Alabama Receives $ 40 Million From Feds To Help Close COVID Health Gaps

Alabama Receives $ 40 Million From Feds To Help Close COVID Health Gaps

Alabama will receive $40,452,096 over two years. “The Alabama Department of Public Health’s focus with the grant is to reduce the burden of COVID-19 among populations disproportionately affected and who are at higher risk of exposure, infection and hospitalization and mortality; as well as focus on communities having disproportionate rates of chronic diseases that increase the severity of COVID-19,” Dr. Karen Landers of the ADPH said via email.

Landers said the department focused its application for the grant on improving data collection and reporting for populations disproportionately impacted by COVID-19, and to “build, leverage and expand infrastructure support for COVID-19 prevention and control among populations that are at higher risk and underserved.” The CDC says this grant program is the agency’s largest ever initiative to improve health equity in the United States.

“ADPH worked with policy makers, community leaders, minority groups, the disability community, healthcare provider associations and other rural stakeholders to gather ideas and address activities outlined in the [request for applications],” Landers said. “The grant incorporates a testing strategy, several community health worker models, telehealth, local health equity plans, collection of data that contextualize racial, ethnic and rural health data and improving this data collection and reporting as well as health equity planning on the local level.” “These grants demonstrate our steadfast commitment to keeping equity at the center of everything we do,” CDC Director Dr. Rochelle P. Walensky said in a news release. “They are an important step in our unwavering efforts to strengthen our communities’ readiness for public health emergencies—and to helping everyone in America have equal opportunities for health.”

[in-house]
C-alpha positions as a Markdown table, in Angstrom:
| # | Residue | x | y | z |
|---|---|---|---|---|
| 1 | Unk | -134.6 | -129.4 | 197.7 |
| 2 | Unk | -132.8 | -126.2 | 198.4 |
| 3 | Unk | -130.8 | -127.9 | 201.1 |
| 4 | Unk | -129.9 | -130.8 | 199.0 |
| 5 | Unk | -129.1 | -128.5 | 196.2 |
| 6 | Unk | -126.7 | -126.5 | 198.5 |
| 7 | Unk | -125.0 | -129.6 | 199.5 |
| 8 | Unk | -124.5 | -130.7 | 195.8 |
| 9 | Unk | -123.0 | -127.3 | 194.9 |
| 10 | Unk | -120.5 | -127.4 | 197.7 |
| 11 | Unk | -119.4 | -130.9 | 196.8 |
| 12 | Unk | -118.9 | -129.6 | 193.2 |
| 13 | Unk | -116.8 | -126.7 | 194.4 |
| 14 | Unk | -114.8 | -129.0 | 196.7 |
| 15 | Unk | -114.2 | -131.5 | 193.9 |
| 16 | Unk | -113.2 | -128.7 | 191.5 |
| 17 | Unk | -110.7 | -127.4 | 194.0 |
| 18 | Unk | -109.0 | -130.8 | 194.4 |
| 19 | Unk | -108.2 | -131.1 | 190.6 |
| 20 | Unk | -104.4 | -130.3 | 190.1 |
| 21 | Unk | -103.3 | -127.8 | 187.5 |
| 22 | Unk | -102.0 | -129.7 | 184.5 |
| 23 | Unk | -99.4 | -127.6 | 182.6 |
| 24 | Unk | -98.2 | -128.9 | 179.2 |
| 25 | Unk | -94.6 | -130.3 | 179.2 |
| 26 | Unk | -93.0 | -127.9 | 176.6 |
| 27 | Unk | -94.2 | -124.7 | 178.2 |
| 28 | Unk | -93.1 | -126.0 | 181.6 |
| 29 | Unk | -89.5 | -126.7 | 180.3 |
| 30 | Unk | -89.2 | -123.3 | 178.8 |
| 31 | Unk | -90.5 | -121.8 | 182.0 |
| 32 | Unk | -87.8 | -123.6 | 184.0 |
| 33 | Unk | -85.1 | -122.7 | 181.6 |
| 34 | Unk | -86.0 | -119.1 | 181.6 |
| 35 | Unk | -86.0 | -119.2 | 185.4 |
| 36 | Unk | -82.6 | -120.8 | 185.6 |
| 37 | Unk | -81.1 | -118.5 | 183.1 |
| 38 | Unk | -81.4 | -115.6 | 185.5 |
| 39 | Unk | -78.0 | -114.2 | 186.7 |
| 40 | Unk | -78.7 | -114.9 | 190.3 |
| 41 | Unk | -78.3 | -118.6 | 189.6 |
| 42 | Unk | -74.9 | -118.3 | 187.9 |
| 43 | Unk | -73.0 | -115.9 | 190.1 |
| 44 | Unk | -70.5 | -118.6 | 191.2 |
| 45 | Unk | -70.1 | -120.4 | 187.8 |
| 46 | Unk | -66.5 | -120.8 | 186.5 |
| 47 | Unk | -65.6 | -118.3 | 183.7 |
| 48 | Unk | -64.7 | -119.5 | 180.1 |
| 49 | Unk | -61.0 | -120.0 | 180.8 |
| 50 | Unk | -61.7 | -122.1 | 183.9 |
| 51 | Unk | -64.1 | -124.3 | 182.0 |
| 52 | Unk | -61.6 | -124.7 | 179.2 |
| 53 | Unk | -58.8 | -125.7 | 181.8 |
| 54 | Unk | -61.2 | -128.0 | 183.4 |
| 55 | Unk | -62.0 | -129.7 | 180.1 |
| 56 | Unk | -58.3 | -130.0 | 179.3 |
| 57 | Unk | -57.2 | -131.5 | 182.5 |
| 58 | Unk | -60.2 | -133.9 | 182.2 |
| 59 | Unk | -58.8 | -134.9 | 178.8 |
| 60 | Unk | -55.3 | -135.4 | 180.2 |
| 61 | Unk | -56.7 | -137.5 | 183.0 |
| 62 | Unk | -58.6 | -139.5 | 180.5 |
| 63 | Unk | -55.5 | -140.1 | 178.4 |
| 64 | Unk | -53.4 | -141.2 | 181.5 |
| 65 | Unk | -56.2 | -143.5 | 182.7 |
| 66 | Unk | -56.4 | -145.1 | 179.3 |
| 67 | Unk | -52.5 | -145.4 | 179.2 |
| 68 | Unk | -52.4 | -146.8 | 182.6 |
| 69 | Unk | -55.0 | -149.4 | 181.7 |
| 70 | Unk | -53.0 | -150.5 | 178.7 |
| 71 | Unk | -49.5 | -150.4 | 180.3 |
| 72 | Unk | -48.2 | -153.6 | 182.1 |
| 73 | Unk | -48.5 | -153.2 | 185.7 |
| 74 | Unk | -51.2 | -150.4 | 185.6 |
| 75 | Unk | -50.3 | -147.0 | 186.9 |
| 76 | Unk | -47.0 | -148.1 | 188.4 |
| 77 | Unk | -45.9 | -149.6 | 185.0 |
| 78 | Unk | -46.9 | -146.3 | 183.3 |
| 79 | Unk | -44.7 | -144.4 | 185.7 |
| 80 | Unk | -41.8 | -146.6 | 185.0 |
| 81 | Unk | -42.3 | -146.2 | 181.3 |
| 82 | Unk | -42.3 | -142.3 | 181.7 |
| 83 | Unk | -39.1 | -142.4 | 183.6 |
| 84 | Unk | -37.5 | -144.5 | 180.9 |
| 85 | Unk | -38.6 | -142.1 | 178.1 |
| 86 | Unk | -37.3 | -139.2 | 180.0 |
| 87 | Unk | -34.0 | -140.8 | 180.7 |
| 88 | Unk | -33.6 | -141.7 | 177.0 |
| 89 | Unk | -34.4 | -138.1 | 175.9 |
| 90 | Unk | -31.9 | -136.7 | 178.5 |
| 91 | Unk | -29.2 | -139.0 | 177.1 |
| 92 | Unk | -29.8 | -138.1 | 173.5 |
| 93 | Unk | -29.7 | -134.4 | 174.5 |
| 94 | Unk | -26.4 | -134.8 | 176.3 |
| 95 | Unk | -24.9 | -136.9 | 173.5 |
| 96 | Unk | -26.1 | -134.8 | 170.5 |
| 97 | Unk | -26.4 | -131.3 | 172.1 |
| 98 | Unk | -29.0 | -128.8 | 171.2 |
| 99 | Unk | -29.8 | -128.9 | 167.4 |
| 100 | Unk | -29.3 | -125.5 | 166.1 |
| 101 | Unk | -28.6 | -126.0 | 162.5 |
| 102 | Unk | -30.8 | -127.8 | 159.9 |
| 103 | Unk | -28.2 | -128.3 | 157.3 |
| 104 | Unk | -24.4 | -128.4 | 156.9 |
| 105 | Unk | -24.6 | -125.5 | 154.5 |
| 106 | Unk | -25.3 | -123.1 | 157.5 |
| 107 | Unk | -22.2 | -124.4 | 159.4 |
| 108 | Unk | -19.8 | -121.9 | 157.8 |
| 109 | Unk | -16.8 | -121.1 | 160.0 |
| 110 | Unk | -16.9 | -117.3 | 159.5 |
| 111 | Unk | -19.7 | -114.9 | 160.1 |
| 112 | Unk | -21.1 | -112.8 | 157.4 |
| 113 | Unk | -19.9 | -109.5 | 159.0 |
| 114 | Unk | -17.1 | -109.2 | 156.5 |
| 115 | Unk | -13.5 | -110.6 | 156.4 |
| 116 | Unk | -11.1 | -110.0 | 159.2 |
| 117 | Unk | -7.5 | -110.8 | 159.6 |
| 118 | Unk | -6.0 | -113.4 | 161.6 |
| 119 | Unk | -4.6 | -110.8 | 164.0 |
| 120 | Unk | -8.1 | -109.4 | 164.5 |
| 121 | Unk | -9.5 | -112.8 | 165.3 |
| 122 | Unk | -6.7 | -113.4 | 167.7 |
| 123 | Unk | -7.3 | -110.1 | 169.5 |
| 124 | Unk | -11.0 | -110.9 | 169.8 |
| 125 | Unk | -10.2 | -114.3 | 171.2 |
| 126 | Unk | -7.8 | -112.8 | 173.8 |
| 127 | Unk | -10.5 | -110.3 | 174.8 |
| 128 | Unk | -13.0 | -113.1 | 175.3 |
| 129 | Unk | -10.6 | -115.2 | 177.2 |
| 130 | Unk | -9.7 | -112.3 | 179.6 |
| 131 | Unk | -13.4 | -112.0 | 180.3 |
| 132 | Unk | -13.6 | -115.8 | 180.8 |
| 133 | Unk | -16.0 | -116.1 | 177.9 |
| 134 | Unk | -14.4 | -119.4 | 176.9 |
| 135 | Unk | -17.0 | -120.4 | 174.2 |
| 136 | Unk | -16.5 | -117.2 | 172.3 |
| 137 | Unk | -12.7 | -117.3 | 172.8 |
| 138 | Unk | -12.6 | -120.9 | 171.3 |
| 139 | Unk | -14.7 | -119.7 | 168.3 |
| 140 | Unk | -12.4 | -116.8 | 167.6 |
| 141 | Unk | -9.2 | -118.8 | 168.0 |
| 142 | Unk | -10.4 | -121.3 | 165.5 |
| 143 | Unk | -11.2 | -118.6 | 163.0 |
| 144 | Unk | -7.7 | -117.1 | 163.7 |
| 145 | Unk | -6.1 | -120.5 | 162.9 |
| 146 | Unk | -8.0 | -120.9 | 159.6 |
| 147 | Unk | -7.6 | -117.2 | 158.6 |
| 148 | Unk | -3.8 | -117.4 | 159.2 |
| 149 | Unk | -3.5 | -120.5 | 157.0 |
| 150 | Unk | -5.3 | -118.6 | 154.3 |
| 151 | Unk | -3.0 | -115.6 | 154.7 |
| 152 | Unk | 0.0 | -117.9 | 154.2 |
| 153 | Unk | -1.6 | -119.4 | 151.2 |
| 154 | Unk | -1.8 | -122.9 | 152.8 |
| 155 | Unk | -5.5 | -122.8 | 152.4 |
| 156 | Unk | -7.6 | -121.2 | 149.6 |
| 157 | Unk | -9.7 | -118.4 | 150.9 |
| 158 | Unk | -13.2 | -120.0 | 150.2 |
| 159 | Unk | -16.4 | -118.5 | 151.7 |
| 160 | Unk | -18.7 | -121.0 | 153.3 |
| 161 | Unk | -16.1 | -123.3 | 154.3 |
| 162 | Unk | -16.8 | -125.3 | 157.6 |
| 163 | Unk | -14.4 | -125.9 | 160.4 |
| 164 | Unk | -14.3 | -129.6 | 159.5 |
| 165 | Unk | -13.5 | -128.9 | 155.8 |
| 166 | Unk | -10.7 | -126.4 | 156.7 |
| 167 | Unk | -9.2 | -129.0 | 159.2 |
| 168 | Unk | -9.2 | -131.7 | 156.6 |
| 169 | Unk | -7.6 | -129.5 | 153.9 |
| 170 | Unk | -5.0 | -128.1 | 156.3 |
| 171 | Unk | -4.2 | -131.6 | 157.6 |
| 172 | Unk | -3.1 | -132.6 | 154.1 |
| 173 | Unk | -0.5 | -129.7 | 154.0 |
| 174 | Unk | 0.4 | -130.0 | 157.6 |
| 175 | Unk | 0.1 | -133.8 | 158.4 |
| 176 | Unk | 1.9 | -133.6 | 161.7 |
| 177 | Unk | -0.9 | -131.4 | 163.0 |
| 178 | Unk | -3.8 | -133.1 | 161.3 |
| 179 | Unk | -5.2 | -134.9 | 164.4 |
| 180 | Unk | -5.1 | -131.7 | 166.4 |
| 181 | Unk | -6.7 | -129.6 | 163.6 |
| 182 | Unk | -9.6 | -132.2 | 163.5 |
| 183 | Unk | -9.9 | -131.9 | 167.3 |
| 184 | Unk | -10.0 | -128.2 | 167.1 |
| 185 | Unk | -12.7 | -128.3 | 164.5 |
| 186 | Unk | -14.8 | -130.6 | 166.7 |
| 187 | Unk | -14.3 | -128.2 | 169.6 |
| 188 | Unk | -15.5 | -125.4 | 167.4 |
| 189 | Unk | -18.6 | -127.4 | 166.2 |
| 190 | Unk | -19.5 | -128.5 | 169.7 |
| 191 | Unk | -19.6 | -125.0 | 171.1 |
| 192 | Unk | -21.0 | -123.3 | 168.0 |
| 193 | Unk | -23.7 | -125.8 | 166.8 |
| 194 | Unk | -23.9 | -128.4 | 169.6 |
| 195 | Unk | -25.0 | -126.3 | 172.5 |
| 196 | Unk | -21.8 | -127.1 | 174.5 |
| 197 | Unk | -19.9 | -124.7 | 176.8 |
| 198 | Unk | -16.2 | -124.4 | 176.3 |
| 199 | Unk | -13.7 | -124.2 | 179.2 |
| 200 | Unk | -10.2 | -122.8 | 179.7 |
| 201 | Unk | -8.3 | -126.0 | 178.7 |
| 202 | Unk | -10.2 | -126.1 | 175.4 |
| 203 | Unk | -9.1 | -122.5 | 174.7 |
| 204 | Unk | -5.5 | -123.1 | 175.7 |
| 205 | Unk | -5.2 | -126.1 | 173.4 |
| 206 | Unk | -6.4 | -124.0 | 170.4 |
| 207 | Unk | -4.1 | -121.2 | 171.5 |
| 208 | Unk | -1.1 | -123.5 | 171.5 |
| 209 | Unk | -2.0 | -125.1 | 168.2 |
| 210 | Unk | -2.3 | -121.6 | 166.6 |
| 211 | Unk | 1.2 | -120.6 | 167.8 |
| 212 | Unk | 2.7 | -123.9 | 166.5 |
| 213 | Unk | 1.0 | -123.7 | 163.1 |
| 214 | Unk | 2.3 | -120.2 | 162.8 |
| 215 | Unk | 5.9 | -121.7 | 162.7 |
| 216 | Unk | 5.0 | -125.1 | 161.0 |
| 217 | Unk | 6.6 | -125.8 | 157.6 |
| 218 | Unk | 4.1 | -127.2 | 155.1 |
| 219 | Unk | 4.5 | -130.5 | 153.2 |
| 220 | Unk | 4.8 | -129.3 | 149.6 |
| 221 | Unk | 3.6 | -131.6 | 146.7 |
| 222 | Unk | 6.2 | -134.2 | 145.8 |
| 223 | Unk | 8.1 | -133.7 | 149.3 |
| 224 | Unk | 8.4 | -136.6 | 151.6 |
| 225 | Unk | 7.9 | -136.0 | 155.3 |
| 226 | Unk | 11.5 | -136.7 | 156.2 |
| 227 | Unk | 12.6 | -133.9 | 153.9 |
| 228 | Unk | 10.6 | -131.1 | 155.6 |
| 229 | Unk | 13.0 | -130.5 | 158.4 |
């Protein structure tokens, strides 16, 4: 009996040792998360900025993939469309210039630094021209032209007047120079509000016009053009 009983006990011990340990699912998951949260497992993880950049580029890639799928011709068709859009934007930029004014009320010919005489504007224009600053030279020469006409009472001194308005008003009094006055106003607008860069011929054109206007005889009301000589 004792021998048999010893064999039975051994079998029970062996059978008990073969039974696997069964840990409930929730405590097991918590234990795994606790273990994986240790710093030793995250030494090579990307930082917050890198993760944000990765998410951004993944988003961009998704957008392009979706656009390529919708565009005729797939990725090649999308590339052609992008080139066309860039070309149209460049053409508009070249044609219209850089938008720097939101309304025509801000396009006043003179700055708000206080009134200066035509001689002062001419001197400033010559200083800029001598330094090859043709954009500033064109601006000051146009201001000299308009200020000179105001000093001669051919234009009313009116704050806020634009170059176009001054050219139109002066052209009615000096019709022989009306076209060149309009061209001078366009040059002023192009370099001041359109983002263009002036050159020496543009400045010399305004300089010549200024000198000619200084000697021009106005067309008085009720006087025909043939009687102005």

Landers said it was too early to release the names and dollar amounts of funding recipients within the state. That includes testing, community health centers, boosting telehealth systems, and improving the state’s ability to monitor data relating to the pandemic. Some of the funds will also be used to remove barriers to vaccinations and to improve vaccination rates, Landers said.

Landers said the CDC likely considered Alabama’s health rankings and the percentage of the population living in rural areas when allocating the funds. The CDC awarded funds to all 50 states and several local or county public health agencies, but Alabama received the third highest total amount, with only Mississippi and Oklahoma receiving more. The lowest state grant went to Connecticut, which received $17.4 million.

Source The CDC initiative is funded through the federal Coronavirus Response and Relief Supplemental Appropriations Act.

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